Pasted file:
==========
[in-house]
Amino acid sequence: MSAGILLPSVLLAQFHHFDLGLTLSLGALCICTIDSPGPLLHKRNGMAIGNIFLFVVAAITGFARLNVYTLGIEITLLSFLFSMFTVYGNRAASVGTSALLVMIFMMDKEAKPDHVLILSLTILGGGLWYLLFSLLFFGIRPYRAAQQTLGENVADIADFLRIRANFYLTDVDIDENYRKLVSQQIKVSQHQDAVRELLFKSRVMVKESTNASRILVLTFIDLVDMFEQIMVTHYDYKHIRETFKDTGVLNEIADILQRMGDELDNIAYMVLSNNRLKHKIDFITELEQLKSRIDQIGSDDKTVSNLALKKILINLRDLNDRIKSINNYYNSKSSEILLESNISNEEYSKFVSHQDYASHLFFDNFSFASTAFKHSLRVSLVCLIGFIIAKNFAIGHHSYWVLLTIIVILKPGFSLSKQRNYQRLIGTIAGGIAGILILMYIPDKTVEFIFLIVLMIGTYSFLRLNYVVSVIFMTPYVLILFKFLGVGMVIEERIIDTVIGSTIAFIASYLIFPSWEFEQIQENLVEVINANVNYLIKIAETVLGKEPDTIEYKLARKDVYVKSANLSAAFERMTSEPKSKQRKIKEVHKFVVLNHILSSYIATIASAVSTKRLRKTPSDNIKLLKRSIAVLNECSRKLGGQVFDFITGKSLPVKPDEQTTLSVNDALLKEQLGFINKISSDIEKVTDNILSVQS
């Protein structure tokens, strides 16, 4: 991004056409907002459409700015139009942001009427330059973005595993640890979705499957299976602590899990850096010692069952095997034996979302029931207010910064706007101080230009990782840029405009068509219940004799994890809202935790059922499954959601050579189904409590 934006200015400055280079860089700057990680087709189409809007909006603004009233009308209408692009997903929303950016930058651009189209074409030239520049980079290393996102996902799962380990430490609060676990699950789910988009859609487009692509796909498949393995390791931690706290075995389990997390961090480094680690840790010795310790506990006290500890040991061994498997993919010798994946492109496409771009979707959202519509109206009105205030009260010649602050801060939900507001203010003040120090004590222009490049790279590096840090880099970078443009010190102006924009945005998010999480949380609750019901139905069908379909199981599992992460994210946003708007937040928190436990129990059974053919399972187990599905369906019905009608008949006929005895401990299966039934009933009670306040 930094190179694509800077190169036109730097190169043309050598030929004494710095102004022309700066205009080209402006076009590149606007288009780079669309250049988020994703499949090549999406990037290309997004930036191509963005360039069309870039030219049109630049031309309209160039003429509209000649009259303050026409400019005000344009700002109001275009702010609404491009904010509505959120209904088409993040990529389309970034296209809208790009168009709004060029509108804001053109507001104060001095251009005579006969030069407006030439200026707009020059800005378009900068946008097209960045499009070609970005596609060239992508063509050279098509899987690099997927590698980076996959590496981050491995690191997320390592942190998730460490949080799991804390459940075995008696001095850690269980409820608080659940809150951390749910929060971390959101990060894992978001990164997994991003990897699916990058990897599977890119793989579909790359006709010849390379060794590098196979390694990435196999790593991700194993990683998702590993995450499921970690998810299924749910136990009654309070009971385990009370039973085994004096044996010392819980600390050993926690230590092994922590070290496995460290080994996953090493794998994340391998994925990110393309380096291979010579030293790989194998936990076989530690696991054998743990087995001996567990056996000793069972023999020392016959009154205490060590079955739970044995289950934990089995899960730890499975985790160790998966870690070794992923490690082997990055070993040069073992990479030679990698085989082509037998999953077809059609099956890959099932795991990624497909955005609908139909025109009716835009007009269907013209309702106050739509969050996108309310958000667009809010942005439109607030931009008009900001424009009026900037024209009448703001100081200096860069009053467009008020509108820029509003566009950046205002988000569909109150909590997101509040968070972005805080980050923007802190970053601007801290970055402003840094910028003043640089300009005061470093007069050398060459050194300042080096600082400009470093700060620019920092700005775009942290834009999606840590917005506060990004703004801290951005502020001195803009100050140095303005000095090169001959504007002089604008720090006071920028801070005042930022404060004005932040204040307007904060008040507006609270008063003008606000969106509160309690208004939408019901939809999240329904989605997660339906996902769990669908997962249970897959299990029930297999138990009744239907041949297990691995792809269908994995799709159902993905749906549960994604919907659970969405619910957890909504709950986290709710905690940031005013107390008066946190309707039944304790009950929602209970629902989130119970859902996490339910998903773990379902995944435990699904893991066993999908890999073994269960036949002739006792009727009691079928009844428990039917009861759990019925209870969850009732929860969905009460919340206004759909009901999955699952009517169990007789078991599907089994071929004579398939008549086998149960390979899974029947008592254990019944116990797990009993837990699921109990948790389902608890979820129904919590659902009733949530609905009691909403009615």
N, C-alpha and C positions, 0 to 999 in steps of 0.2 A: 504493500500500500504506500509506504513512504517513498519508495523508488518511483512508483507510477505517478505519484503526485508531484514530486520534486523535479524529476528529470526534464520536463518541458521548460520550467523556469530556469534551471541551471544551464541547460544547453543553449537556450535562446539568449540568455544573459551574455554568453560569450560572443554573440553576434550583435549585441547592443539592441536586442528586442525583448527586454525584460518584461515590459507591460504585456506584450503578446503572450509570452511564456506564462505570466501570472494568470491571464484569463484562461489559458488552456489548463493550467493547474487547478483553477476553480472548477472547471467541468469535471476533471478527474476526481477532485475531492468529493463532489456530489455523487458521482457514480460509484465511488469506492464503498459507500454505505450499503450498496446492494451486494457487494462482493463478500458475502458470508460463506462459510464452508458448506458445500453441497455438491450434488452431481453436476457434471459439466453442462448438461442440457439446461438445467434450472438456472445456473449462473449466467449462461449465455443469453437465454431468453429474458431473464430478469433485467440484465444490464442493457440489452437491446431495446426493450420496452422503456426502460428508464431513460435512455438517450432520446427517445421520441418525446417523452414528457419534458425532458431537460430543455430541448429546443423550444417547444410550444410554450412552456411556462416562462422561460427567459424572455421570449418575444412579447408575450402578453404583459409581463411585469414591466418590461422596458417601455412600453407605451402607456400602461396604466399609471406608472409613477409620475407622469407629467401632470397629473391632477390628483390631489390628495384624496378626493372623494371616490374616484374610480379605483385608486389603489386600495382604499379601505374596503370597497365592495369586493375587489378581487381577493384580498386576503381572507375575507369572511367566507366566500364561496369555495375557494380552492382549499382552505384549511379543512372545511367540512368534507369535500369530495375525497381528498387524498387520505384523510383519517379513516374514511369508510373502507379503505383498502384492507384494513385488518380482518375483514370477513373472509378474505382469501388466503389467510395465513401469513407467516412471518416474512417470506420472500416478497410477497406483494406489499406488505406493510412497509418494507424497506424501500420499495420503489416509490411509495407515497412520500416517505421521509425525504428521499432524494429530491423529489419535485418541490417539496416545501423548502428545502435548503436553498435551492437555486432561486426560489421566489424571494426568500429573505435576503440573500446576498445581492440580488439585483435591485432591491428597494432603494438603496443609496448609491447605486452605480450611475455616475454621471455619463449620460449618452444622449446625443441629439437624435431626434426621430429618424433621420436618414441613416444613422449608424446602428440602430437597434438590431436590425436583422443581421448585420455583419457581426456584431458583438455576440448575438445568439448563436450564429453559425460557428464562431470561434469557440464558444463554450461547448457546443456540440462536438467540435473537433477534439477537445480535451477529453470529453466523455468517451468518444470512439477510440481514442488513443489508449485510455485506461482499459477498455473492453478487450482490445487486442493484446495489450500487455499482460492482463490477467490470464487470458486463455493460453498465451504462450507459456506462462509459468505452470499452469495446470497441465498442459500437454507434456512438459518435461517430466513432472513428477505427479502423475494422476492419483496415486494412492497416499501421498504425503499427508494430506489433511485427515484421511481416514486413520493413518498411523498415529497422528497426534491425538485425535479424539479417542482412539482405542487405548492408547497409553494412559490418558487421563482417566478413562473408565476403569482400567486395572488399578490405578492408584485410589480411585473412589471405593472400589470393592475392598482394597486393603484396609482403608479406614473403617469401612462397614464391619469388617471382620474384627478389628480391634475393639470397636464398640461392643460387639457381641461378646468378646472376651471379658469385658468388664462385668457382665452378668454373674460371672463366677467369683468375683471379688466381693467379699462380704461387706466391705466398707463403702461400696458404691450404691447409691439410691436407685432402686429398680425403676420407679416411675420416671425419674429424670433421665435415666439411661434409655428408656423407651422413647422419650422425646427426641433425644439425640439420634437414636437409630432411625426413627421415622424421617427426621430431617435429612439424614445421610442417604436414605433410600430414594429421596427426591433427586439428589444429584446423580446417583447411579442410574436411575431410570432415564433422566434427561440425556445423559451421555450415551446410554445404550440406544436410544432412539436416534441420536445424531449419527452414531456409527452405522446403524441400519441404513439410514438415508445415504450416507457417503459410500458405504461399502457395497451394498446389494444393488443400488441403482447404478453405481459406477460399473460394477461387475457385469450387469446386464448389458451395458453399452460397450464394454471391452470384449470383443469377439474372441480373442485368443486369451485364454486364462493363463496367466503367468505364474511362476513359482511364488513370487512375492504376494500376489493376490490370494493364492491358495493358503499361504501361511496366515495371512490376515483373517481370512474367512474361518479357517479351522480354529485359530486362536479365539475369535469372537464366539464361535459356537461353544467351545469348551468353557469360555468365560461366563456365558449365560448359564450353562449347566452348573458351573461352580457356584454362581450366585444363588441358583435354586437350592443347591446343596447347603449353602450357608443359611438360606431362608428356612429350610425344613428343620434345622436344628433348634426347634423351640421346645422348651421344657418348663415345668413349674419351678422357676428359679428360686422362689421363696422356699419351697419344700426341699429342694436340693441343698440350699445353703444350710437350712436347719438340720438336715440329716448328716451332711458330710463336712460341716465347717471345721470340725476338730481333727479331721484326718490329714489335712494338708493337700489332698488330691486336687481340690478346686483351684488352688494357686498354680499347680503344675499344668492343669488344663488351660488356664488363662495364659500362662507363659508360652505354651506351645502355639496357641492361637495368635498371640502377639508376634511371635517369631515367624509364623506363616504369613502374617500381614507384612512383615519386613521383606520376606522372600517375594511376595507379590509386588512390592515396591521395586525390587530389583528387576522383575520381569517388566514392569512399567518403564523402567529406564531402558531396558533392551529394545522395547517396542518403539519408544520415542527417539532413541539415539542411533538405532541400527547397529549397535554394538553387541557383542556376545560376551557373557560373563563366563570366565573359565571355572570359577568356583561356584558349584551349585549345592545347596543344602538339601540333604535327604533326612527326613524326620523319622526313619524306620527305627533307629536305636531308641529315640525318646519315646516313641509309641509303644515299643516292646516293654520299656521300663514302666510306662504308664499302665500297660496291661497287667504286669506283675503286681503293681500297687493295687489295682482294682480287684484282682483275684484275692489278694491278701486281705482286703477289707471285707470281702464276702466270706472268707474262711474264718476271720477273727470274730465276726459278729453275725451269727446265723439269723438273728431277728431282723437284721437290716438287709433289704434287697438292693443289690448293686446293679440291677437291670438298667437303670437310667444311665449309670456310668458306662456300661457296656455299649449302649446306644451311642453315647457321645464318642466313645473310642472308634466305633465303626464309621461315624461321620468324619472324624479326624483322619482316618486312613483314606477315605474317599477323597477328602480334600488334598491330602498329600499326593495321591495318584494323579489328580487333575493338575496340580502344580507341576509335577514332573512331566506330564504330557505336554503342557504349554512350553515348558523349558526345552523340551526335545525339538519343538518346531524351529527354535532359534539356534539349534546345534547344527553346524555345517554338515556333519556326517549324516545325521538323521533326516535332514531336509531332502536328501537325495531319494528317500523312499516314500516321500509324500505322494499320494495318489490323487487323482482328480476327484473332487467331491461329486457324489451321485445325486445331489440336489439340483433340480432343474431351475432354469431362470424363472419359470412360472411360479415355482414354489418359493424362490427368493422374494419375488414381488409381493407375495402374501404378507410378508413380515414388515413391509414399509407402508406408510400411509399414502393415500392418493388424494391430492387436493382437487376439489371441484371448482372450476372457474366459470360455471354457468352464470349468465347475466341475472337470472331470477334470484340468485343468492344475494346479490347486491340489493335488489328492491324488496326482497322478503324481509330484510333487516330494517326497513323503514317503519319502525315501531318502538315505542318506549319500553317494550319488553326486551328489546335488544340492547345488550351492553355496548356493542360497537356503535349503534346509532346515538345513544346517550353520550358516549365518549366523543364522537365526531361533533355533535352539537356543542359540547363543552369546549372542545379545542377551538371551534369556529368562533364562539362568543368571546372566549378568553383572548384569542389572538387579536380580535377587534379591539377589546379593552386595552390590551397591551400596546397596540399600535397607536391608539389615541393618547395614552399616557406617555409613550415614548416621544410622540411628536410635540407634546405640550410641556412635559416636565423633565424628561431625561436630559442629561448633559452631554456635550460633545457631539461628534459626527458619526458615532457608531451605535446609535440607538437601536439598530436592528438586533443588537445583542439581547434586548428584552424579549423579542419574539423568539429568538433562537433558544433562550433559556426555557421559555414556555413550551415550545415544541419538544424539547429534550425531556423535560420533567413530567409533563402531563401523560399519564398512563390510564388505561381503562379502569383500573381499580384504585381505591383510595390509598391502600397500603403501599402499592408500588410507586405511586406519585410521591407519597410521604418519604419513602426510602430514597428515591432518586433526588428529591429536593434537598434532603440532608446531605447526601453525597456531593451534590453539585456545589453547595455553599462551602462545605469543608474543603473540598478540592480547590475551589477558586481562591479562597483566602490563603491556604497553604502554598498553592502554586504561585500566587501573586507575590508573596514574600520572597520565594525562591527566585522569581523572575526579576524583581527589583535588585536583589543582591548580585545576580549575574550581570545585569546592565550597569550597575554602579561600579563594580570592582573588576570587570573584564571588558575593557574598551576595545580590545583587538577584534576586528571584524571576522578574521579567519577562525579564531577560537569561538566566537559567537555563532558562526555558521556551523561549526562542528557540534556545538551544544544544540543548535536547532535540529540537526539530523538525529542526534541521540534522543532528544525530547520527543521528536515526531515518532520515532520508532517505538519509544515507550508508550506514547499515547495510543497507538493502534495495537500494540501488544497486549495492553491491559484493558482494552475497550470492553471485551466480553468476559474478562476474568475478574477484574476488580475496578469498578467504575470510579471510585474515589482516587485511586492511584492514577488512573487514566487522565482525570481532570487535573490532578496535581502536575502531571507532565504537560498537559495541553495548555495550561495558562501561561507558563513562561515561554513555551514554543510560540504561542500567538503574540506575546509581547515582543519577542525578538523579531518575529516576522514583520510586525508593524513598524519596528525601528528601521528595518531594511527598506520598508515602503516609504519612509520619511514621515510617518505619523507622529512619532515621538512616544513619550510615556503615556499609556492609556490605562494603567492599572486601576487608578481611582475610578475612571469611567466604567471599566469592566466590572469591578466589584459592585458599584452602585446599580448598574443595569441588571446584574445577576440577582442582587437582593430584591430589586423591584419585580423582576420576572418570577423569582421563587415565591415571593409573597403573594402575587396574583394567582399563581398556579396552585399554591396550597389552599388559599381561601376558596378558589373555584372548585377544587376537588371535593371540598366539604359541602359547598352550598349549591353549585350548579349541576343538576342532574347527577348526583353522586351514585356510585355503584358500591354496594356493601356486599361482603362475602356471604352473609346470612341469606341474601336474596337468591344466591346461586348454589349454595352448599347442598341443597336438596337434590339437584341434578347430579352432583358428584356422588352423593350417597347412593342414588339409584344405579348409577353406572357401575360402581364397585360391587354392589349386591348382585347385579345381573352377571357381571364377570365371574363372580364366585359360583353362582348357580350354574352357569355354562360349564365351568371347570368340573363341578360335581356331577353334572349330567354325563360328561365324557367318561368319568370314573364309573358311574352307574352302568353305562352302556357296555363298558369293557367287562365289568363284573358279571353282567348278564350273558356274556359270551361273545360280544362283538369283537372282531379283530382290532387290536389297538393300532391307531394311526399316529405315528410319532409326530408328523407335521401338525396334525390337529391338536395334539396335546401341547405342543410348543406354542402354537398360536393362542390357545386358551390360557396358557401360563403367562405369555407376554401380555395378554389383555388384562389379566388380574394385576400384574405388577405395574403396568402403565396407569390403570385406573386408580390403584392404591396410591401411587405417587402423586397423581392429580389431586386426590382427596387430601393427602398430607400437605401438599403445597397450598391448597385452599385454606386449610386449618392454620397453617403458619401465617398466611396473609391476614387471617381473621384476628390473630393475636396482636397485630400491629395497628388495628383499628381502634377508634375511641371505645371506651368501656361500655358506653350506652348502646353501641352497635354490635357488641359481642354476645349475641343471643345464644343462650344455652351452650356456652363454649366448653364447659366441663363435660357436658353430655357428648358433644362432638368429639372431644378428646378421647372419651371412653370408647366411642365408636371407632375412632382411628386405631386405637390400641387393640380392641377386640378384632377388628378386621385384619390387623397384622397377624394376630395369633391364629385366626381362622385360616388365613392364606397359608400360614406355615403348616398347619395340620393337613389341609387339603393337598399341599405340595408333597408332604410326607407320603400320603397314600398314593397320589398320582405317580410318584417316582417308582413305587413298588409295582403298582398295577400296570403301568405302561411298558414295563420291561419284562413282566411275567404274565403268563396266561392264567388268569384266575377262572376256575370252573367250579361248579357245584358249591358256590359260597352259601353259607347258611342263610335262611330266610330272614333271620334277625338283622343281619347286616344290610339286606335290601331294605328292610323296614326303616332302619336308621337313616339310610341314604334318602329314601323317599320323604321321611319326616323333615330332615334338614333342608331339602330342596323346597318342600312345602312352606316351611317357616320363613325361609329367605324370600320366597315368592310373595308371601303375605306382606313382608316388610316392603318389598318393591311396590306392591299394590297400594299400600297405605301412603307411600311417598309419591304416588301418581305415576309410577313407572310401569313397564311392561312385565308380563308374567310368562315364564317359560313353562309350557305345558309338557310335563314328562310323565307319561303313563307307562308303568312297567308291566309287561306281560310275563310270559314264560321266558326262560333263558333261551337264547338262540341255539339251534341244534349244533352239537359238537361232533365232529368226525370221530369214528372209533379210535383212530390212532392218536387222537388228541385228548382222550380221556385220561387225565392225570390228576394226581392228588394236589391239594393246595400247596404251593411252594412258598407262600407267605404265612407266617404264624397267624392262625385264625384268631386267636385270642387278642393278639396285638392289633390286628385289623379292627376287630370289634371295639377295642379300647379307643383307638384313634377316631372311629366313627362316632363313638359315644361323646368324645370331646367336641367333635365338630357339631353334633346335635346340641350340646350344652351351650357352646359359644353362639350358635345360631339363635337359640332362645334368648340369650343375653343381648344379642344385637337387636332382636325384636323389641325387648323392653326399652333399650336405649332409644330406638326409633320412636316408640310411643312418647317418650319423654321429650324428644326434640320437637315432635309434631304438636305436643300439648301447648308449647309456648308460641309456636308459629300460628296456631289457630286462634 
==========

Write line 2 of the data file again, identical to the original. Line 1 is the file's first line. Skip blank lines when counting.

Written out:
Amino acid sequence: MSAGILLPSVLLAQFHHFDLGLTLSLGALCICTIDSPGPLLHKRNGMAIGNIFLFVVAAITGFARLNVYTLGIEITLLSFLFSMFTVYGNRAASVGTSALLVMIFMMDKEAKPDHVLILSLTILGGGLWYLLFSLLFFGIRPYRAAQQTLGENVADIADFLRIRANFYLTDVDIDENYRKLVSQQIKVSQHQDAVRELLFKSRVMVKESTNASRILVLTFIDLVDMFEQIMVTHYDYKHIRETFKDTGVLNEIADILQRMGDELDNIAYMVLSNNRLKHKIDFITELEQLKSRIDQIGSDDKTVSNLALKKILINLRDLNDRIKSINNYYNSKSSEILLESNISNEEYSKFVSHQDYASHLFFDNFSFASTAFKHSLRVSLVCLIGFIIAKNFAIGHHSYWVLLTIIVILKPGFSLSKQRNYQRLIGTIAGGIAGILILMYIPDKTVEFIFLIVLMIGTYSFLRLNYVVSVIFMTPYVLILFKFLGVGMVIEERIIDTVIGSTIAFIASYLIFPSWEFEQIQENLVEVINANVNYLIKIAETVLGKEPDTIEYKLARKDVYVKSANLSAAFERMTSEPKSKQRKIKEVHKFVVLNHILSSYIATIASAVSTKRLRKTPSDNIKLLKRSIAVLNECSRKLGGQVFDFITGKSLPVKPDEQTTLSVNDALLKEQLGFINKISSDIEKVTDNILSVQS